A Celebration of Women Writers

"Part VII, Chapter 93." by Henrietta Elizabeth Marshall (1876-)
From: This country of ours; the story of the United States by Henrietta Elizabeth Marshall (1876-) New York, George H. Doran company, 1917.

Editor: Mary Mark Ockerbloom


CHAPTER 93
GRANT–A PEACEFUL VICTORY

IN 1869 General Grant, who had made such a great name for himself during the Civil War, became President. Grant was a brave and honest soldier. He knew little however about politics. But now that Lincoln was gone the people loved him better than any other man. So he became President.

 

His was a simple trusting soul. He found it hard to believe evil of any one, and he was easily misled by men who sought not their country's good, but their own gain. So mistakes were made during his Presidency. But these may be forgotten while men must always remember his greatness as a soldier, and his nobleness as a victor. He helped to bring peace to his country, and like his great leader he tried after war was past to bind up the nation's wounds.

 

When Grant came into power the echoes of the great war were still heard. The South had not yet returned into peaceful union with the North, and there was an unsettled quarrel with Britain. The quarrel arose in this way. During the Civil War the British had allowed the Confederates to build ships in Britain; these ships had afterwards sailed out from British ports, and had done a great deal of damage to Union shipping.

The Alabama Claims

The British had declared themselves neutral. That is, they had declared that they would take neither one side nor the other. But, said the Americans, in allowing Confederate ships to be built in Britain, the British had taken the Confederate side, and had committed a breach of neutrality. And for the damage done to their ships the Americans now claimed recompense from the British Government. The ship which had done the most damage was called the Alabama and from this the claims made by America were called the Alabama Claims.

 

At first, however, the British refused to consider the claims at all. For years letters went to and fro between the two governments, and as the British still refused to settle the matter, feeling in America began to run high.

 

But at length the British consented to talk the matter over, and a commission of five British and five Americans met at Washington. After sitting for two months this commission formed what is known as the Washington Treaty. By this Treaty it was arranged that the Alabama Claims should be decided by arbitration. A Court of Arbitration was to be formed of five men; and of this court the President of the United States, the Queen of England, the King of Italy, the President of Switzerland, and the Emperor of Brazil, were each to choose a member.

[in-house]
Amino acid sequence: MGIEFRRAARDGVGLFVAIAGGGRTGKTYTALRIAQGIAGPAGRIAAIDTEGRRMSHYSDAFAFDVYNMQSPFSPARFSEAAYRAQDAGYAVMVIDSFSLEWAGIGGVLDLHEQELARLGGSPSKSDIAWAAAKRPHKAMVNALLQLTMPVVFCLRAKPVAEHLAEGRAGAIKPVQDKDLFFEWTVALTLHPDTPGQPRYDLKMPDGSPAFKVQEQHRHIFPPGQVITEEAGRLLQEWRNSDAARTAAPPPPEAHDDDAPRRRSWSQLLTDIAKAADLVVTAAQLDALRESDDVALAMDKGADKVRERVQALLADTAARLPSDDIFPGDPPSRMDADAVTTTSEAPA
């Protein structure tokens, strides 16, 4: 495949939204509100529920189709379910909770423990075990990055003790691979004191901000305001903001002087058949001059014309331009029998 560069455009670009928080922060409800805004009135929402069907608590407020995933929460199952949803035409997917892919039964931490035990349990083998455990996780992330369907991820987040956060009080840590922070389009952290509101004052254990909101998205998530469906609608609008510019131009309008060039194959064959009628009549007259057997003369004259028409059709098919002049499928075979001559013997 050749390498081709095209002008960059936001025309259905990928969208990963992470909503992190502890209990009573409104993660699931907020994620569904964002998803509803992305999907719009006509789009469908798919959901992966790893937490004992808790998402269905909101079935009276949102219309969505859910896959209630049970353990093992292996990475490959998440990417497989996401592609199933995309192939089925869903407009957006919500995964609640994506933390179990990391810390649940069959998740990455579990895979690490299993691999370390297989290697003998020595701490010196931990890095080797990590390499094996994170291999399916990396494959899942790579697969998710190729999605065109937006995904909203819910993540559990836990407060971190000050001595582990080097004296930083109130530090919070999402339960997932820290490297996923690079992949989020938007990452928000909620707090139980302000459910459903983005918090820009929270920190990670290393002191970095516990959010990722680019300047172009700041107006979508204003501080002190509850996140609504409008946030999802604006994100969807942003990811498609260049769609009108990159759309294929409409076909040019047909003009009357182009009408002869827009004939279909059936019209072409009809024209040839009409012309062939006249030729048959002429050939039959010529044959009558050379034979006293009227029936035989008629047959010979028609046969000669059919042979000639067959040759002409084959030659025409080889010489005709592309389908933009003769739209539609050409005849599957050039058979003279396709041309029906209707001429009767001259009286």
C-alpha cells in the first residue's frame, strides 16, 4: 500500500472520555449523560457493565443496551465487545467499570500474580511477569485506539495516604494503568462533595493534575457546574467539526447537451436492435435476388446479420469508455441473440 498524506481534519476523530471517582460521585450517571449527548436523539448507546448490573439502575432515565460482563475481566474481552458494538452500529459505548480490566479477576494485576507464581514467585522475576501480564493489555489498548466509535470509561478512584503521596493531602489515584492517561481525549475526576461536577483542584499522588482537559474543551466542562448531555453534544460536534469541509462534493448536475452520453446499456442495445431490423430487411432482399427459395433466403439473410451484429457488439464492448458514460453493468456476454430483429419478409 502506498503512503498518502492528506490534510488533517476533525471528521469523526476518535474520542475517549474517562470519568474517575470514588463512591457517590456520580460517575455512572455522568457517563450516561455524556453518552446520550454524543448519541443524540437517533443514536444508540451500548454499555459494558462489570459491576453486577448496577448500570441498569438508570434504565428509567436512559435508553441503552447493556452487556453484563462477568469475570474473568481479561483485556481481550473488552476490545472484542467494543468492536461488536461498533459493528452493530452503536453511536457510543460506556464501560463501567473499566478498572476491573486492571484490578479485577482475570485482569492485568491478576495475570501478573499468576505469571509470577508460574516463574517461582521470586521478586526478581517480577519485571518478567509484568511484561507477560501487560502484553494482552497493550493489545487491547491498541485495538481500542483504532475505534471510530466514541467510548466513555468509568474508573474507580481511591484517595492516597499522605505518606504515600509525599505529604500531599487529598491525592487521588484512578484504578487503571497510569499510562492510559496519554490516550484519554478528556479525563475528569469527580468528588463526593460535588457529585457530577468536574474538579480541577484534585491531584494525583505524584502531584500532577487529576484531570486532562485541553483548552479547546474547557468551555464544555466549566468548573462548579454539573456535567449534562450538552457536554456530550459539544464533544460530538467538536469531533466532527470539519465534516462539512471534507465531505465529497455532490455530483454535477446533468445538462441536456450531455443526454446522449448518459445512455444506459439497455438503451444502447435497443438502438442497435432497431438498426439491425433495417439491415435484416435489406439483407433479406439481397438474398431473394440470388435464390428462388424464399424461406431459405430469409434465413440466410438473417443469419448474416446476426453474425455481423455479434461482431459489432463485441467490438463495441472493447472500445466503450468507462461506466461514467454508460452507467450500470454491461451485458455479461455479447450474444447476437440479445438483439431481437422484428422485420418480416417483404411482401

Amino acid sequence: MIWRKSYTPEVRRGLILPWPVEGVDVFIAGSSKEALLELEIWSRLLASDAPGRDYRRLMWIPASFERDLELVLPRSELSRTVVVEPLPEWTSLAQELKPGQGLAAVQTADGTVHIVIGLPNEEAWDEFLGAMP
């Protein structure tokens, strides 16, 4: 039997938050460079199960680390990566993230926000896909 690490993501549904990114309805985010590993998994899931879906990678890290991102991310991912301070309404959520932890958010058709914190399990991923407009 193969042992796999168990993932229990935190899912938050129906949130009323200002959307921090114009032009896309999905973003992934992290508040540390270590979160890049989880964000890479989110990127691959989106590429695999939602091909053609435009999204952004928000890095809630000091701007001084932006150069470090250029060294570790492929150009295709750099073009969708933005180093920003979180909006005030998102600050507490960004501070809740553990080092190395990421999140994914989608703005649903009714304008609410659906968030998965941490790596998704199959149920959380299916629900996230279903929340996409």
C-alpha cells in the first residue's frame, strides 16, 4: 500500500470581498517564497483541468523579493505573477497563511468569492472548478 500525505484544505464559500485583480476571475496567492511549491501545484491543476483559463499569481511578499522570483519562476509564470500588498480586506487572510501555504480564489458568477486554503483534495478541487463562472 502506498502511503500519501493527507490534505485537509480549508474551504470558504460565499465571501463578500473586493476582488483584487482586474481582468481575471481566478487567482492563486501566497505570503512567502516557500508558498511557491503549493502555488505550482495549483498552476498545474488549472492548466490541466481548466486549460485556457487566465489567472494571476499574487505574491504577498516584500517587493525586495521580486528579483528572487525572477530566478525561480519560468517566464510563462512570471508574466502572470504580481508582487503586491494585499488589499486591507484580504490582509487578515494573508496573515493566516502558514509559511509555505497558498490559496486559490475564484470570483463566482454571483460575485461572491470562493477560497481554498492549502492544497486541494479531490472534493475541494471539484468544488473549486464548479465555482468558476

The Washington Treaty, 1871

Court of Arbitration, 1871-2

The men chosen by these rulers met at Geneva in Switzerland, and after discussing the matter for a long time they decided that Britain had been to blame, and must pay the United States fifteen million five hundred thousand dollars. Thus the matter was settled in a peaceful way. Fifty years before, a like quarrel might have led to war between the two countries. Even at this time, with less wise leadership on either side, it might have come to war. But war was avoided and a great victory for peace was won.

The reward

Besides the Alabama Claims the last dispute about boundaries between the United States and Canada was settled at this time. This also was settled by arbitration, the new-made German Emperor being chosen as arbiter. "This," said President Grant, "leaves us for the first time in the history of the United States as a nation, without a question of disputed boundary between our territory and the possessions of Great Britain."

 

Grant was twice chosen as President and it was during his second term that Colorado was admitted to the Union as the thirty-eighth state. The new state was formed partly out of the Mexican Concession, partly out of the Louisiana Purchase, and was named after the great river Colorado, two branches of which flow through it. It was admitted as a state in August, 1876.

Colorado admitted as a state, 1876

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Editor: Mary Mark Ockerbloom

This book has been put on-line as part of the BUILD-A-BOOK Initiative at the
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Editor: Mary Mark Ockerbloom